Portland protesters tear down Roosevelt, Lincoln statues during ‘Day of Rage’

By Sergio Olmos (OPB), Ryan Haas (OPB) and Rebecca Ellis (OPB)
Oct. 12, 2020 1:41 p.m. Updated: Oct. 12, 2020 9:36 p.m.

Protesters in downtown Portland tore down the statues of two former presidents Sunday night and damaged a museum and several businesses during an event titled “Indigenous People’s Day of Rage.”

Just before 9 p.m. Sunday, a group of around 200 people gathered in Portland’s South Park Blocks and used ropes and a blowtorch to dislodge and topple a statue of President Theodore Roosevelt. Some people splattered red paint on the statue.


Roosevelt expressed hostility toward Native Americans, once saying: “I don’t go so far as to think that the only good Indians are dead Indians, but I believe nine out of every 10 are ... .” He also implemented polices that weakened the treaty rights of tribes in the United States.

Minutes after taking down the Roosevelt statue, a group of people toppled a statue of President Abraham Lincoln and spray painted “Dakota 38″ on the base, a reference to 38 men executed under orders from Lincoln as part of the war carried out against the Dakota people in 1862.

Protesters also caused damage to the Oregon Historical Society, the Portland State University Campus Public Safety office and several businesses. They smashed windows and spray-painted graffiti.

Around 9:40 p.m., Portland police declared the gathering a riot and began to disperse protesters. Portland Police Chief Chuck Lovell said Monday morning that police had made three arrests — including the driver of the car used to topple one of the statues. He said someone in the crowd had also fired a gun through the front window of a restaurant.

Lovell joined Mayor Ted Wheeler, the Executive Director of the Oregon Historical Society Kerry Tymchuk and Rep. Tawna Sanchez, D-North and Northeast Portland, at a press conference Monday morning. The leaders accused the protesters of hijacking a day meant to celebrate Indigenous people and misdirecting their anger toward a museum that has in recent years confronted the ugly side of Oregon history.


“The destruction of the Oregon Historical Society in any way shape or form is unconscionable because that place is so amazingly a part of the actual truth of our state,” said Sanchez, who is Shoshone-Bannock, Ute and Carrizo. “We have to grow and learn from the past. We can not just dismiss it and make it go away and act as if something is going to be better afterwards.”

According to Tymchuk, most of the windows in the museum’s pavilion were destroyed. Some flares were thrown inside. And the Afro-American Heritage Bicentennial Commemorative Quilt, made by 15 Black women and on display in the pavilion, was taken. It was discovered by police a few blocks away from the museum, wet but intact.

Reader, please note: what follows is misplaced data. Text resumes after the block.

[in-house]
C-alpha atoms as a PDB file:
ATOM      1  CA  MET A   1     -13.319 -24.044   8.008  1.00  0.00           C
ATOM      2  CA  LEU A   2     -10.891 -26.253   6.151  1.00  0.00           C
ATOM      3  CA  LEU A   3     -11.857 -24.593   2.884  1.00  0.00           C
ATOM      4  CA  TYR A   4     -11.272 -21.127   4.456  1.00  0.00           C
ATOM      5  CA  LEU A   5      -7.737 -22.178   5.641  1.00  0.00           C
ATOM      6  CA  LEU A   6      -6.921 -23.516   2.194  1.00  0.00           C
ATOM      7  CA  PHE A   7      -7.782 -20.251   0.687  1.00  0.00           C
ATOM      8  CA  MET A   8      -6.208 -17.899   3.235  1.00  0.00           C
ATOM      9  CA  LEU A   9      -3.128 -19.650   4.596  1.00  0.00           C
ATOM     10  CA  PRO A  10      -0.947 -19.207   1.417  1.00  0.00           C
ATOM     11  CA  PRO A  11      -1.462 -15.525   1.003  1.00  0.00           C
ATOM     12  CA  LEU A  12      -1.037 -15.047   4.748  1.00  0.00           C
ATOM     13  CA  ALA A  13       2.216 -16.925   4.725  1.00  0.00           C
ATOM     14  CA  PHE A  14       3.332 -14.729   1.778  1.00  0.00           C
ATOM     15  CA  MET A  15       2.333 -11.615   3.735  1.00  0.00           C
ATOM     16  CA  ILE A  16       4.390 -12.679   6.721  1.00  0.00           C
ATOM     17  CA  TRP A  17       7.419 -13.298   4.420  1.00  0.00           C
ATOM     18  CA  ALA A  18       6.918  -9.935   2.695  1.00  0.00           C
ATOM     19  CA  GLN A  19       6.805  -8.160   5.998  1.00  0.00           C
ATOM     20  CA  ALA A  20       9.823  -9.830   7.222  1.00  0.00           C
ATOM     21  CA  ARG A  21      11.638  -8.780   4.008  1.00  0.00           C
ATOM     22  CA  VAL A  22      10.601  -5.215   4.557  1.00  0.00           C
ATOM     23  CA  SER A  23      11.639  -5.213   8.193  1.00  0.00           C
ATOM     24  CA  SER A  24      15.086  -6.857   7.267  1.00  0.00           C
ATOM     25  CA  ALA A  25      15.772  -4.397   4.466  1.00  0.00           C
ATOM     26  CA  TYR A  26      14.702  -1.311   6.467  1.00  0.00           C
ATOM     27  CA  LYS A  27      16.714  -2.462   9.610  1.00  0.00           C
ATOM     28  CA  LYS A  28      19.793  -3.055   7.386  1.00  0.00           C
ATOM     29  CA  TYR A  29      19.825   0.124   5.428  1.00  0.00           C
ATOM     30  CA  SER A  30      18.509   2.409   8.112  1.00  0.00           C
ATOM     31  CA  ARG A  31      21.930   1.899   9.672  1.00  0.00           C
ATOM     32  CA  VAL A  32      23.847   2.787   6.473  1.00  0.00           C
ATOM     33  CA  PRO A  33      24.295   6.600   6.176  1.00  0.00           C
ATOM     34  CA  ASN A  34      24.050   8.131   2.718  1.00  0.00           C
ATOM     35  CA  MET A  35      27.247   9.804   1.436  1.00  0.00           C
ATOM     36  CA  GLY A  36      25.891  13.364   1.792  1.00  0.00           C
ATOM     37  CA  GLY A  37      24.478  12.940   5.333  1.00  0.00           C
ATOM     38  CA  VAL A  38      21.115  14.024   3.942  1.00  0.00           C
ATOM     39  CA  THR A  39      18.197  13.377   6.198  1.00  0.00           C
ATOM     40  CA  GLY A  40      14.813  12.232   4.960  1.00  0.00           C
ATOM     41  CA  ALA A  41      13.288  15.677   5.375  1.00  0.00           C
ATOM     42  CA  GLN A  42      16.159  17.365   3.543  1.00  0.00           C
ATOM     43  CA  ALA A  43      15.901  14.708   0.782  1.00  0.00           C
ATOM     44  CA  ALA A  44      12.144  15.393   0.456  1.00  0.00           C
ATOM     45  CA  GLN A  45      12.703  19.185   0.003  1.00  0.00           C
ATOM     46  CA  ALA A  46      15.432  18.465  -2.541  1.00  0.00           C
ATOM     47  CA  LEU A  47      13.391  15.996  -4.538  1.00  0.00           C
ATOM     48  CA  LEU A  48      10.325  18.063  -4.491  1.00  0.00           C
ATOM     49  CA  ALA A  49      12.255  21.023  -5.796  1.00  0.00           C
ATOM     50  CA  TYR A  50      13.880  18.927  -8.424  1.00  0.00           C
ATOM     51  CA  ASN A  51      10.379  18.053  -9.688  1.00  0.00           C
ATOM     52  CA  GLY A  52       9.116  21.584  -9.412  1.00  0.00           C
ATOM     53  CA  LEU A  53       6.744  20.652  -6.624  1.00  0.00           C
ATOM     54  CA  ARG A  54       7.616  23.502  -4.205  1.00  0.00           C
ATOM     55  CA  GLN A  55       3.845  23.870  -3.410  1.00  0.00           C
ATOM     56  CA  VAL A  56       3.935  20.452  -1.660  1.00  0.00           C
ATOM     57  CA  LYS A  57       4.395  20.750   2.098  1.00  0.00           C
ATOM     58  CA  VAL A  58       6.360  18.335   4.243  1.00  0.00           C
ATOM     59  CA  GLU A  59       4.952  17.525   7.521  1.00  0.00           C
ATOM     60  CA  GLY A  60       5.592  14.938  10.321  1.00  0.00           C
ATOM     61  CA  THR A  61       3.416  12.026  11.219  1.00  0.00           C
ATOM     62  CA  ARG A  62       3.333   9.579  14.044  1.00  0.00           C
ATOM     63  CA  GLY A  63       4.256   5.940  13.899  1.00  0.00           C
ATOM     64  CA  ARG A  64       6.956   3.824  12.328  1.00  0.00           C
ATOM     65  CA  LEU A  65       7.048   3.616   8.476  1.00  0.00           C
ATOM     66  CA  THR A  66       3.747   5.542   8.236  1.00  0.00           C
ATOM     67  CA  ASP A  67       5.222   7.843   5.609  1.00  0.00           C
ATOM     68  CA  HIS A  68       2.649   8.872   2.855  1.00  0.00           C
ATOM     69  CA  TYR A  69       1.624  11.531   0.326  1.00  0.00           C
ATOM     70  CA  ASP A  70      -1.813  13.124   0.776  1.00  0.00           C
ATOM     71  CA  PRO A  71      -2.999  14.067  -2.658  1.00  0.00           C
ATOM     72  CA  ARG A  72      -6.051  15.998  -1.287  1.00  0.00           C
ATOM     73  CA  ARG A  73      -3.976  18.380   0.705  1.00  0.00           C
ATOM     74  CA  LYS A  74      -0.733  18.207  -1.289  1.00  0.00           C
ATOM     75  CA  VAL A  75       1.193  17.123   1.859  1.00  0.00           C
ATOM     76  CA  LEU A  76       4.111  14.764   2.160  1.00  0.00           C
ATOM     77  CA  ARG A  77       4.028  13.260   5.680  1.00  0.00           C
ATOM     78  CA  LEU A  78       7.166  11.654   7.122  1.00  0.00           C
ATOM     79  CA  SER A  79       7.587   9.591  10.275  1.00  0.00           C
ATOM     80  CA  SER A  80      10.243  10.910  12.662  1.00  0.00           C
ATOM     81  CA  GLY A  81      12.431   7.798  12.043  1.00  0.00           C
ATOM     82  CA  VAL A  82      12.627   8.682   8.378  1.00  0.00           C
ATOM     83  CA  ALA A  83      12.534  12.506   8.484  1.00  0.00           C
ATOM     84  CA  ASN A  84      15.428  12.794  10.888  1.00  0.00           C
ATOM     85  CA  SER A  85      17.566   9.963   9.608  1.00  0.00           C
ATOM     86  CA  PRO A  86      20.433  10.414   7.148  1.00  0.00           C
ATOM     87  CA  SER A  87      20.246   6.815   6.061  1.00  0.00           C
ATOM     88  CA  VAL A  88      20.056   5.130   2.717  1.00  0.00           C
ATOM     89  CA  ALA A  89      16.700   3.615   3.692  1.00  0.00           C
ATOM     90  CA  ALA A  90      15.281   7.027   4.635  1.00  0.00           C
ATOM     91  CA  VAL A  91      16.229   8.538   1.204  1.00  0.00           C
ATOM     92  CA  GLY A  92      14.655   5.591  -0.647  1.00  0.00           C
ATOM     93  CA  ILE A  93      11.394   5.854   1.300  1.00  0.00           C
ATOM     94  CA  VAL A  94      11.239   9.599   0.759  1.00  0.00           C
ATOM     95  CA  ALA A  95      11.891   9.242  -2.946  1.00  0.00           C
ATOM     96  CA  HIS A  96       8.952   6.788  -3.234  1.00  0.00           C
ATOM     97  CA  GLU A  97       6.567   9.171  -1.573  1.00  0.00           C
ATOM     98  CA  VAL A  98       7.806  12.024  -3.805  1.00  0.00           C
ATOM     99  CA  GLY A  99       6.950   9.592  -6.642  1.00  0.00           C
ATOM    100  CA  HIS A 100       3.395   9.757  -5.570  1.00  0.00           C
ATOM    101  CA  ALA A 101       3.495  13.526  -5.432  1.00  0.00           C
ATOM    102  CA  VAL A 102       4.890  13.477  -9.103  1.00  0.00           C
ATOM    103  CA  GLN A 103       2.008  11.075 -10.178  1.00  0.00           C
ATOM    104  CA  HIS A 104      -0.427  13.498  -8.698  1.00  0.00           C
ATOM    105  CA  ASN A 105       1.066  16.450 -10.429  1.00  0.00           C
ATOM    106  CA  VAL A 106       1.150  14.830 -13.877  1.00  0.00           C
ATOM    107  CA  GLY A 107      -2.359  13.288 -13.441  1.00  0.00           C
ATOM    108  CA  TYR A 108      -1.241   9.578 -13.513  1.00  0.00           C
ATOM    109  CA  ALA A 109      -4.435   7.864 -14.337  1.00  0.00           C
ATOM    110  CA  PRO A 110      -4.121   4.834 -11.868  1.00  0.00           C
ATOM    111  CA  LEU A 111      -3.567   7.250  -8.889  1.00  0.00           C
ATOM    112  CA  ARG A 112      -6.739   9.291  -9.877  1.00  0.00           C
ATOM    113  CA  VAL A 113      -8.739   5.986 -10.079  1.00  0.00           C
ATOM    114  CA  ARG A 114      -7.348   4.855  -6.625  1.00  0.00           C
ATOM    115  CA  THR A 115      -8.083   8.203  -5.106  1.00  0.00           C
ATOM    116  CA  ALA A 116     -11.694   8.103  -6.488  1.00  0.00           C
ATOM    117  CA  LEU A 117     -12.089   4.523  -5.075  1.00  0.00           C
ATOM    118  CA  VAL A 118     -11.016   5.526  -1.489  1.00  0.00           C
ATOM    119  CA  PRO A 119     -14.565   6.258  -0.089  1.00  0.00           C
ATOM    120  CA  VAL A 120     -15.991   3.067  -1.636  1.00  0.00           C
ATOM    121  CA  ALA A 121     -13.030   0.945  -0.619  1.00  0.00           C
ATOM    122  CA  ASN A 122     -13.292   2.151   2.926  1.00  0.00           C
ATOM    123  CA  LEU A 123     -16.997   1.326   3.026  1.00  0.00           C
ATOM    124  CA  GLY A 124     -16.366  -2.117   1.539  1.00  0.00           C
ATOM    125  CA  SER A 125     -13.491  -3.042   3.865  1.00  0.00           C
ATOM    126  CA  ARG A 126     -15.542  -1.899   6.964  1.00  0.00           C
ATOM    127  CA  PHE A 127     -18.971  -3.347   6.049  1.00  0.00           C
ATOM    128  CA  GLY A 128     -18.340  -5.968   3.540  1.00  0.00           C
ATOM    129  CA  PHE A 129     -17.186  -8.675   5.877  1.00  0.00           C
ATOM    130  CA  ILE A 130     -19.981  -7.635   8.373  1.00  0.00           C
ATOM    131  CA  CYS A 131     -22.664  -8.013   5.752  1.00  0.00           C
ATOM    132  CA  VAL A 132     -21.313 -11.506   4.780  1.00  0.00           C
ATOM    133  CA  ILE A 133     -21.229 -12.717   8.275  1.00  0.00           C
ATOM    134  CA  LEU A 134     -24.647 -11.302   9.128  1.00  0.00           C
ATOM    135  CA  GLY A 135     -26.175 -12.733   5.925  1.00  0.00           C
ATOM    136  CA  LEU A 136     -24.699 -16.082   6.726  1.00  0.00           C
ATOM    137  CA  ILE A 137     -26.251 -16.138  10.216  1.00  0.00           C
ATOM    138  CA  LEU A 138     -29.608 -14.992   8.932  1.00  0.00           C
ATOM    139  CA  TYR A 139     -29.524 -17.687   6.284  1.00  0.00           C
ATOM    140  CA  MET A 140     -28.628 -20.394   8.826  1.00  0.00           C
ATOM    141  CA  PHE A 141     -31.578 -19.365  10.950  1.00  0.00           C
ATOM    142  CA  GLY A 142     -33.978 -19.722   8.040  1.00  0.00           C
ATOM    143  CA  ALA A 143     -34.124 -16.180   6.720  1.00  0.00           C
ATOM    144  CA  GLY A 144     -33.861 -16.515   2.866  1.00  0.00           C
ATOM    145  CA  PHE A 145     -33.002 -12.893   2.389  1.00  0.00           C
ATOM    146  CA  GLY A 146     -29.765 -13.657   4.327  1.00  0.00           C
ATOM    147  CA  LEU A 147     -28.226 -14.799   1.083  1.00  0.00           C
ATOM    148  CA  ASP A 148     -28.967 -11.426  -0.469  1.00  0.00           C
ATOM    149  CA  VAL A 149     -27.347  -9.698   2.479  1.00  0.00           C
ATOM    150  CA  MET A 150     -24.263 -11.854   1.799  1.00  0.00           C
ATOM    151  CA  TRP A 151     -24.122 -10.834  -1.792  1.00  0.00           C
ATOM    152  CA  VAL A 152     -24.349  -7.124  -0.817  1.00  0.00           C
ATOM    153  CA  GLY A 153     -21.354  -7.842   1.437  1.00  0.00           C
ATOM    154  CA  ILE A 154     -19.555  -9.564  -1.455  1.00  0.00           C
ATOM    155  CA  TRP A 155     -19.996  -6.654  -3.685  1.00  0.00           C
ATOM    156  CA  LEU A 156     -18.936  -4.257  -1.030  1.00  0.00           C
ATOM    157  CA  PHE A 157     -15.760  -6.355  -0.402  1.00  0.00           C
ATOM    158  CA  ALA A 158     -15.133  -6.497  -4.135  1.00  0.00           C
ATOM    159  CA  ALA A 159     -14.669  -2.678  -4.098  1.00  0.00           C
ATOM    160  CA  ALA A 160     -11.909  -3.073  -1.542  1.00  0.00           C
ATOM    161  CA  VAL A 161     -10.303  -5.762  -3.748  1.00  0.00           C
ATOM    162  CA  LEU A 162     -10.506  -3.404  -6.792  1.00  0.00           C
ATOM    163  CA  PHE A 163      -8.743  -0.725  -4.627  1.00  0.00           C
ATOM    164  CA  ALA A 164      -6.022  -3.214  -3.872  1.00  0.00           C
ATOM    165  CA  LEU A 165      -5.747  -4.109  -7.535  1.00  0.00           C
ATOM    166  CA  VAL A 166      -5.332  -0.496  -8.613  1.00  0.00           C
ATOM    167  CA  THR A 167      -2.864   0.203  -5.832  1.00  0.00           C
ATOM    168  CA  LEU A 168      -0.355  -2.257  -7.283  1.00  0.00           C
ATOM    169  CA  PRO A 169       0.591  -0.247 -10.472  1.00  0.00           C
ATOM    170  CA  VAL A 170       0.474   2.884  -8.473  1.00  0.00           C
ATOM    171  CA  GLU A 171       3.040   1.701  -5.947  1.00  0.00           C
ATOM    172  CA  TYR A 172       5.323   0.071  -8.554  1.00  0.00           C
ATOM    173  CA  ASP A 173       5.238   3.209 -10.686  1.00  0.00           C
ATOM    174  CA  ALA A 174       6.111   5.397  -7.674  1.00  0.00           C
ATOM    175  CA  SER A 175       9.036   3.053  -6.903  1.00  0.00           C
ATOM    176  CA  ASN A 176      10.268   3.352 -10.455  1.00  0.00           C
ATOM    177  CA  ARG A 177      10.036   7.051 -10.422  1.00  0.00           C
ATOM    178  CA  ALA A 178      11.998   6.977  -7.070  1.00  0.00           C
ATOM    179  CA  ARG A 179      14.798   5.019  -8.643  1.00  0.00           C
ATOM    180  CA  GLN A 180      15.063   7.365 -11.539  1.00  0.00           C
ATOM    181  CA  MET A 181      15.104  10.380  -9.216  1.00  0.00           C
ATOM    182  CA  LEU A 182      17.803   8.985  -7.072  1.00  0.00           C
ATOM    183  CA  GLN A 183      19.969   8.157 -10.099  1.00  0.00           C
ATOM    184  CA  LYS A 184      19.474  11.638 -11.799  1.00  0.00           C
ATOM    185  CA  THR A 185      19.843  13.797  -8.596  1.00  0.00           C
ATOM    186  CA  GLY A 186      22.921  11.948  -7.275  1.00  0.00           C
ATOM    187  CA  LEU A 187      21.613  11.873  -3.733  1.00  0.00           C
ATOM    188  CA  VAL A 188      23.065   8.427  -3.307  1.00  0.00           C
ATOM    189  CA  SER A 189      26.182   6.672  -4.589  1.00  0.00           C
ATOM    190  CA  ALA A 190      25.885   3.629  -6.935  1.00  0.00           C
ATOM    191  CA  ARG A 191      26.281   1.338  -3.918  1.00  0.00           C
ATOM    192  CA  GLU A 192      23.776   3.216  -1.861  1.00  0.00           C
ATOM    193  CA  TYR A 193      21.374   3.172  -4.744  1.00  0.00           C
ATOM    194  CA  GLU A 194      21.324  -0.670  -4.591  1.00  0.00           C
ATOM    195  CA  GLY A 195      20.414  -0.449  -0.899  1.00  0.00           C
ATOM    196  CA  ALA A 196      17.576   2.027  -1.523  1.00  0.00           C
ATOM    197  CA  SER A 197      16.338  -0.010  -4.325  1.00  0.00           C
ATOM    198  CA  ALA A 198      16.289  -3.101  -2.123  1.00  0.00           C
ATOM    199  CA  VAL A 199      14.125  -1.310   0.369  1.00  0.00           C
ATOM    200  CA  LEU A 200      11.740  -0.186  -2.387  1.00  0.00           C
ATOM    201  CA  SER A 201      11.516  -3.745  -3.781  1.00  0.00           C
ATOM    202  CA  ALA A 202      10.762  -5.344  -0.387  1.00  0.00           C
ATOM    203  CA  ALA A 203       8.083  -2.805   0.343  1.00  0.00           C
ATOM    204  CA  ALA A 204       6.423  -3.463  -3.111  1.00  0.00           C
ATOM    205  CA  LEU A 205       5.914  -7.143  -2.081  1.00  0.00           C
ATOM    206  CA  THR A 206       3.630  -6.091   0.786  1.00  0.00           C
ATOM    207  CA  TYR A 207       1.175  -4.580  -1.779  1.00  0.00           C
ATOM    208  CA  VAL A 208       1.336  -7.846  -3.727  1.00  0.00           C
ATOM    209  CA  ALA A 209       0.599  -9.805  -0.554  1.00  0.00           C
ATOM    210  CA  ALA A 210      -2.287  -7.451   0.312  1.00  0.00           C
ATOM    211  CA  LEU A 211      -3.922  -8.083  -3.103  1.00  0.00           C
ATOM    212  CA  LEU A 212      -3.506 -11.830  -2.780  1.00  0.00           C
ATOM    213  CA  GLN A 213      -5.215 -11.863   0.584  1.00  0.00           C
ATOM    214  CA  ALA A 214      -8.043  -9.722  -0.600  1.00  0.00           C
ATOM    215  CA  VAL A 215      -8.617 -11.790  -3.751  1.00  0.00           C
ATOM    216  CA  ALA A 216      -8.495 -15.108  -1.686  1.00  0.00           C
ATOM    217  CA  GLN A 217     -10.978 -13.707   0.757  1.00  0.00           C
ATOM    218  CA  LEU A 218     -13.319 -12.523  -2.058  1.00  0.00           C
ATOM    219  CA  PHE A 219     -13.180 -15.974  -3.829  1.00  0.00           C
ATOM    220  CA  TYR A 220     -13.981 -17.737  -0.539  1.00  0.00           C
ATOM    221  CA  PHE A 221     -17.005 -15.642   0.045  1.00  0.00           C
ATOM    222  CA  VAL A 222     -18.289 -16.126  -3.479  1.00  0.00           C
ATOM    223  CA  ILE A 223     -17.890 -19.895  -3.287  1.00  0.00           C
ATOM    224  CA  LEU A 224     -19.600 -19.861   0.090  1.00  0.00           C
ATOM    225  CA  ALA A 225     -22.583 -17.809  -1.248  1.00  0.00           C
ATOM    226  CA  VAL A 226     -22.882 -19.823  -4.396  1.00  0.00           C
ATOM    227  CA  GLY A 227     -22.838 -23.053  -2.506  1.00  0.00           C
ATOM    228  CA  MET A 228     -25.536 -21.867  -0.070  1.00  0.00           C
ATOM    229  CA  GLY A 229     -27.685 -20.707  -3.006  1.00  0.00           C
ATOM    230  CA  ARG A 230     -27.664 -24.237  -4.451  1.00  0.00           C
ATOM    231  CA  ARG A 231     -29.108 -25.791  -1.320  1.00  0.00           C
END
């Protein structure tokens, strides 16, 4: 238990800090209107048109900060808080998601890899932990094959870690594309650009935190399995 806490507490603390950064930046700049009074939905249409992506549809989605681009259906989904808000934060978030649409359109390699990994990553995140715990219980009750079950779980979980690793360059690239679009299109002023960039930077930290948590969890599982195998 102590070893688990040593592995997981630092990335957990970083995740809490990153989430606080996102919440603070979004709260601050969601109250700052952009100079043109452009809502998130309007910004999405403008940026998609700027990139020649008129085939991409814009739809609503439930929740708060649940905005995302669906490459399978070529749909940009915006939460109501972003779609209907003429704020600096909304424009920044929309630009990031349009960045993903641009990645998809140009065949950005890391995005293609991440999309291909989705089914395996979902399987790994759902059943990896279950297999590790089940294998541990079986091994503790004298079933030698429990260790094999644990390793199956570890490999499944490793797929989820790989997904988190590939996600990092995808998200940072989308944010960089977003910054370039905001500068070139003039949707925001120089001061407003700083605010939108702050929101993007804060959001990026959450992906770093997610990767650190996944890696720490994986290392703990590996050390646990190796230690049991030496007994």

Wheeler called protesters' actions “obscene.”

“The Oregon Historical Society has gone out of its way to reflect the truth of Oregon history,” Wheeler said. “It’s ironic that this was the institution that was chosen to be attacked by this anarchist behavior.”

Mayoral candidate Sarah Iannarone also denounced last night’s activities in a statement. Iannaorone, who has taken heat in the past for declining to condone the destruction of property at the nightly protests, called the targeting of the local museum “wrong headed.”

“Anonymous acts of destruction outside of any agreed-upon process are toxic, unaccountable behavior that has no place in our city,” she wrote. “We are not going to be governed by shooting paintballs. That’s not democracy, nor is it fair to those of us who believe in our public process.”

During the more than 120 nights of protests for racial justice in Portland, demonstrators have occasionally toppled statues they view as memorials to oppressors in United States history. Those have included memorials to former presidents Thomas Jefferson and George Washington.

As people destroyed property Sunday night, the demonstrators told people they could not film or take photos.

The destructive night in Portland coincided with Monday’s federally recognized holiday of Christopher Columbus Day. Oregon and many other cities and states choose to recognize the holiday as Indigenous People’s Day, instead of celebrating the extensive history of colonization that Columbus participated in and represents.

President Trump sent off a flurry of tweets Monday morning about the destruction, insisting Portland should “call in the Feds!” and that the “FBI and Law Enforcement must focus their energy on ANTIFA and the Radical Left.” The president did not comment on a rally held Sunday by his supporters in which several people were carrying firearms and used paintball guns to shoot at counterdemonstrators.

The Associated Press contributed to this story.